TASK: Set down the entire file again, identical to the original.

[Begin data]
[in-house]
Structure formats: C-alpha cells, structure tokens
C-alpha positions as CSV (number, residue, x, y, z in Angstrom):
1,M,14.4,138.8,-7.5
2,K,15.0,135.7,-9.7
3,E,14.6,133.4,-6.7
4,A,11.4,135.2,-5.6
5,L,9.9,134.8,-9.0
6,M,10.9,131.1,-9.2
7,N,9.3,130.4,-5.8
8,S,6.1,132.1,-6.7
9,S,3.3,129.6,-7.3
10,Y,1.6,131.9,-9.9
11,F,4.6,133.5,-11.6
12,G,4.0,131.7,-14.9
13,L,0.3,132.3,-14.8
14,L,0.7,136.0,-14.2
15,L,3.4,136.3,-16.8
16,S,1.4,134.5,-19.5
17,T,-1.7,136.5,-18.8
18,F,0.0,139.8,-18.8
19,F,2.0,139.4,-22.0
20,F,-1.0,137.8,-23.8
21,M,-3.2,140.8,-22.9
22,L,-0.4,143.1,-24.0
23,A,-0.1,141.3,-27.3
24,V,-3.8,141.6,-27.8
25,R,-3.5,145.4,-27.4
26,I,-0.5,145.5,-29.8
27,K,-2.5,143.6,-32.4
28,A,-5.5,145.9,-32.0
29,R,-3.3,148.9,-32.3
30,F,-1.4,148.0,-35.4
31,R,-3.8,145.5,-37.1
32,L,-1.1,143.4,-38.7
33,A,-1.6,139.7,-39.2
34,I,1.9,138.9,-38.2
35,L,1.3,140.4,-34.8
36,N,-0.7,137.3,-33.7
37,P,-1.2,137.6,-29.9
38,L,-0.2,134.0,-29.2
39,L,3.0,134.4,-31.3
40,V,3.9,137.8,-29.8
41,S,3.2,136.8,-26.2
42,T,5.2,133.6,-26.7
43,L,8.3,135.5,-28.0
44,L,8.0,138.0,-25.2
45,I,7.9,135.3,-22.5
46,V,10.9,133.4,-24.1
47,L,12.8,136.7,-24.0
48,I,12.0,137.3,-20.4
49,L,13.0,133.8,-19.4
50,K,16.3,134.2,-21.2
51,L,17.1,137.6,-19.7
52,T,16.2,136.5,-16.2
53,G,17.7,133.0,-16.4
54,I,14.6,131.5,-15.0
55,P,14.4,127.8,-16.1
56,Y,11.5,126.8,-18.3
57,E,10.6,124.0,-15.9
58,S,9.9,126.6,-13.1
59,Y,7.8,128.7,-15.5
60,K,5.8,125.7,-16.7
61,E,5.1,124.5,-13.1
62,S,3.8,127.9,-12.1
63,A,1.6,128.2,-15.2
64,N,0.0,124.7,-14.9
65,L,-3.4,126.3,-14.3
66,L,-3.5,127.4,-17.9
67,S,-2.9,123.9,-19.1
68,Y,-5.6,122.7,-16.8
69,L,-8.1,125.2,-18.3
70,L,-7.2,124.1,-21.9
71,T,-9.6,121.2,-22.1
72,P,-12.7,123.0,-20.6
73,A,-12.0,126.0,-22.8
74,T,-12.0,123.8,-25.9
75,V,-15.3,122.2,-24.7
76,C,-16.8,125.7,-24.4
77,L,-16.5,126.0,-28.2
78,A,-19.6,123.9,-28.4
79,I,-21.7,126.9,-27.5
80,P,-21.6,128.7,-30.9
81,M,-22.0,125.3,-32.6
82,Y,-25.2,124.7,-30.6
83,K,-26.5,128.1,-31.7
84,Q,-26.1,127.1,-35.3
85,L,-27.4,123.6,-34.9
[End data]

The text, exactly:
[in-house]
Structure formats: C-alpha cells, structure tokens
C-alpha positions as CSV (number, residue, x, y, z in Angstrom):
1,M,14.4,138.8,-7.5
2,K,15.0,135.7,-9.7
3,E,14.6,133.4,-6.7
4,A,11.4,135.2,-5.6
5,L,9.9,134.8,-9.0
6,M,10.9,131.1,-9.2
7,N,9.3,130.4,-5.8
8,S,6.1,132.1,-6.7
9,S,3.3,129.6,-7.3
10,Y,1.6,131.9,-9.9
11,F,4.6,133.5,-11.6
12,G,4.0,131.7,-14.9
13,L,0.3,132.3,-14.8
14,L,0.7,136.0,-14.2
15,L,3.4,136.3,-16.8
16,S,1.4,134.5,-19.5
17,T,-1.7,136.5,-18.8
18,F,0.0,139.8,-18.8
19,F,2.0,139.4,-22.0
20,F,-1.0,137.8,-23.8
21,M,-3.2,140.8,-22.9
22,L,-0.4,143.1,-24.0
23,A,-0.1,141.3,-27.3
24,V,-3.8,141.6,-27.8
25,R,-3.5,145.4,-27.4
26,I,-0.5,145.5,-29.8
27,K,-2.5,143.6,-32.4
28,A,-5.5,145.9,-32.0
29,R,-3.3,148.9,-32.3
30,F,-1.4,148.0,-35.4
31,R,-3.8,145.5,-37.1
32,L,-1.1,143.4,-38.7
33,A,-1.6,139.7,-39.2
34,I,1.9,138.9,-38.2
35,L,1.3,140.4,-34.8
36,N,-0.7,137.3,-33.7
37,P,-1.2,137.6,-29.9
38,L,-0.2,134.0,-29.2
39,L,3.0,134.4,-31.3
40,V,3.9,137.8,-29.8
41,S,3.2,136.8,-26.2
42,T,5.2,133.6,-26.7
43,L,8.3,135.5,-28.0
44,L,8.0,138.0,-25.2
45,I,7.9,135.3,-22.5
46,V,10.9,133.4,-24.1
47,L,12.8,136.7,-24.0
48,I,12.0,137.3,-20.4
49,L,13.0,133.8,-19.4
50,K,16.3,134.2,-21.2
51,L,17.1,137.6,-19.7
52,T,16.2,136.5,-16.2
53,G,17.7,133.0,-16.4
54,I,14.6,131.5,-15.0
55,P,14.4,127.8,-16.1
56,Y,11.5,126.8,-18.3
57,E,10.6,124.0,-15.9
58,S,9.9,126.6,-13.1
59,Y,7.8,128.7,-15.5
60,K,5.8,125.7,-16.7
61,E,5.1,124.5,-13.1
62,S,3.8,127.9,-12.1
63,A,1.6,128.2,-15.2
64,N,0.0,124.7,-14.9
65,L,-3.4,126.3,-14.3
66,L,-3.5,127.4,-17.9
67,S,-2.9,123.9,-19.1
68,Y,-5.6,122.7,-16.8
69,L,-8.1,125.2,-18.3
70,L,-7.2,124.1,-21.9
71,T,-9.6,121.2,-22.1
72,P,-12.7,123.0,-20.6
73,A,-12.0,126.0,-22.8
74,T,-12.0,123.8,-25.9
75,V,-15.3,122.2,-24.7
76,C,-16.8,125.7,-24.4
77,L,-16.5,126.0,-28.2
78,A,-19.6,123.9,-28.4
79,I,-21.7,126.9,-27.5
80,P,-21.6,128.7,-30.9
81,M,-22.0,125.3,-32.6
82,Y,-25.2,124.7,-30.6
83,K,-26.5,128.1,-31.7
84,Q,-26.1,127.1,-35.3
85,L,-27.4,123.6,-34.9